Board Self-Assessment

Following board room performance standards now in use at most corporations, enables private club boards to improve their performance and the job satisfaction from their board service.  One business-like staple from the big companies is a board self-assessment.

Usually a board self-assessment is divided into four segments: structure, information, dynamics and individual board member self-evaluation.  Following are some examples of such a board assessment tool, which quantifies the qualitative elements into five parts ranging from “strongly disagree” to “strongly agree” (with disagree, neutral and agree in the mid-range).  Questions about the board structure include:


  1. The board members have the appropriate talent, experience, diversity, independence, character and judgment.
  2. Board meetings are well organized and planned to ensure an effective use of time.
  3. The annual board retreat is effective in focusing the board on key strategic issues.
  4. The board has the right number of committees, and
  5. Committee meetings are timely, when-needed and purposeful.


  1. The responsibilities and expectations of board members are clearly communicated and understood.
  2. The board receives adequate pre-reading materials – including budget, financial and committee reports – in advance of meetings.
  3. Board minutes are appropriate for the club, accurate, and timely available for member review.
  4. The board has adequate access to internal and external advisors, such as independent auditor and legal counsel, and
  5. Presentations by officers and staff at board meetings are accurate and unbiased.


  1. Board devotes sufficient time to understand and appropriately influence the club’s mission and strategic direction.
  2. Board clearly communicates goals, expectations, and concerns about tactical solutions the club’s strategic plan.
  3. Board maintains current, accurate and complete understanding of the club’s financial performance and capabilities.
  4. Board monitors legal and ethical compliance consistently, and
  5. Board balances the assignment of authority with accountability for results.

Board Member Self-Assessment (rate your own performance)

  1. Full understanding of the club’s strategic plan.
  2. Able to make critical and informed decisions in a constructive manner.
  3. Focus on key strategic, financial and governance matters.
  4. Actively engaged in the work of the board, and
  5. Advocates in support of the club.

The consolidated – not individual – results of the board self-assessment should be published for member review with an invitation for comment and feedback.  This step engages members and enables individual board members to separate random member comments from quantified data.  Members favor the notion that the board is holding itself accountable to the club’s members and openly sharing the results with fellow members.  Although your club may not be a Fortune 500 company, it can certainly adopt useful standards of board accountability.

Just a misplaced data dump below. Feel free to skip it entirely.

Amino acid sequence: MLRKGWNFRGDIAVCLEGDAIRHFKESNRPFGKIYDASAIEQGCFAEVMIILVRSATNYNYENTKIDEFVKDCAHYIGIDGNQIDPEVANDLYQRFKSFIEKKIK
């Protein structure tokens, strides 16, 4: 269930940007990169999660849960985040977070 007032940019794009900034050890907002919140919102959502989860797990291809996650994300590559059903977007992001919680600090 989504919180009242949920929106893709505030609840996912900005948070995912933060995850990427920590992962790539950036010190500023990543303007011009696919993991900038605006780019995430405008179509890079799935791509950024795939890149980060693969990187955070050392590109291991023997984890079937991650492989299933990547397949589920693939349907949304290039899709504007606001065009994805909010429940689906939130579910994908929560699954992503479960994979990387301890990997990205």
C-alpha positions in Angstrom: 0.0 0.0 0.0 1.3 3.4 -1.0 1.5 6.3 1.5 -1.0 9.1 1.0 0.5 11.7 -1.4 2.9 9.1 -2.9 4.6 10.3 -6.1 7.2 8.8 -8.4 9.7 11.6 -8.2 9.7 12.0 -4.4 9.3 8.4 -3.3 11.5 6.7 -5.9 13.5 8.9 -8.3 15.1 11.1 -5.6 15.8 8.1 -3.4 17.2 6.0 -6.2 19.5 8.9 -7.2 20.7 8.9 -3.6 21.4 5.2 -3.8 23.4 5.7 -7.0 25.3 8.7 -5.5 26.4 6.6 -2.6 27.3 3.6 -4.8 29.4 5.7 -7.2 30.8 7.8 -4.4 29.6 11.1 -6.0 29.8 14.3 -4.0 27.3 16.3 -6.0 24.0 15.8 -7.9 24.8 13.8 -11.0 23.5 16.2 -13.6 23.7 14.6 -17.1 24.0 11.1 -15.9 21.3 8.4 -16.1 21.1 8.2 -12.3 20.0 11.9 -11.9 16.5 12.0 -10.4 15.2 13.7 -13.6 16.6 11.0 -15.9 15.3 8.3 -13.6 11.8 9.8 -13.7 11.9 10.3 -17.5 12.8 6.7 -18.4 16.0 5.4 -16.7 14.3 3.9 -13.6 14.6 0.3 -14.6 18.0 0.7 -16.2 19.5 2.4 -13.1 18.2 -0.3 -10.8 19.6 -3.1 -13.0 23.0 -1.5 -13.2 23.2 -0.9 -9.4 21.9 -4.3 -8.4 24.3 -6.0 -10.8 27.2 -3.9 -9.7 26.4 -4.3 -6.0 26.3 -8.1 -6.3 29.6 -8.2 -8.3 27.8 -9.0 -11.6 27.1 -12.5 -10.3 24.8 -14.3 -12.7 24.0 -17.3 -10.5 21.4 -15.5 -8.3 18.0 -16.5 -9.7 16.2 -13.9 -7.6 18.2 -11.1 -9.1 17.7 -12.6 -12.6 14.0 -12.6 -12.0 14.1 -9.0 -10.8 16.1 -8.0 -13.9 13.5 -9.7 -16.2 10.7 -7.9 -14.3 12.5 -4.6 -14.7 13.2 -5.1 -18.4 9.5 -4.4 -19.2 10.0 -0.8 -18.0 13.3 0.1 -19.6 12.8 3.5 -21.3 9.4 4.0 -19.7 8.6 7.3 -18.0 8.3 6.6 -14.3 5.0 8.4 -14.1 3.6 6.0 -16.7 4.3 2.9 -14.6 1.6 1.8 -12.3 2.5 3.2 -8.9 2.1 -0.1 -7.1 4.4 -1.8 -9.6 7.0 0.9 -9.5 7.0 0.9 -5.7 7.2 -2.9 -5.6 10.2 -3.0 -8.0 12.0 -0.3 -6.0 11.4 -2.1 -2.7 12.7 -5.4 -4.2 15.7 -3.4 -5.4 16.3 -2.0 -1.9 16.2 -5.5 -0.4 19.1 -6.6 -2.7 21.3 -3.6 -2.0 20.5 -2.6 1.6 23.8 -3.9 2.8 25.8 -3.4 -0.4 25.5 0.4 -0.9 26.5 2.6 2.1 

GGA’s Henry DeLozier penned this article for BoardRoom Magazine’s BoardRoom Briefs.

Hard Times

In his award-winning description of the Dust Bowl years, author Timothy Egan tells the story of a land without adequate water for crops and the soul-suffocating consequences of extreme drought. “The Worst Hard Time” recreates the 10,000-foot high dust storms that whipped across a delicate dryland ecosystem, choking animals and people eking out an existence most of us cannot imagine.

It’s hard to read the author’s account of their epic struggle and not relate it to the importance of intentional water management programs for anyone in the golf business today. Water management is one of the great responsibilities for all who draw water from the land, and superintendents are rightfully praised for their careful and attentive water consumption practices. They are diligent and careful users of water – whether from the ground or recycled effluent. Yet, many fear we are not doing enough to safeguard the long-term health of our most valuable assets.

Fortunately, and in contrast to the Dust Bowl years, when charlatans and conmen preyed on fearful farmers, there are now a number of progressive superintendents developing and sharing solutions for the common good. We’ve highlighted a few of them here, some of which fall into the category of plain old common sense and others that are quite innovative.

Common-Sense Solutions

Rick Tegtmeier, the superintendent at Des Moines Golf and Country Club, which hosted the 2017 Solheim Cup, often employs the wisdom of experience.

“If there is a rainfall event in our immediate future, we turn off the well (that fills the irrigation lake) in anticipation of filling the lakes with runoff water,” he says. “That saves the club money by not pumping the water out of our deep well. All our lakes on property can be drained into one of the lakes that we draw out of. In the event of a water shortage or drought, we have 21 days of water on property to keep our greens and tees alive.”

Many superintendents monitor water consumption with technology systems that constantly monitor the efficient performance of irrigation systems. “If a head is not turning or a nozzle is clogged, I can assure you water is being wasted,” Tegtmeier says.

Innovative Solutions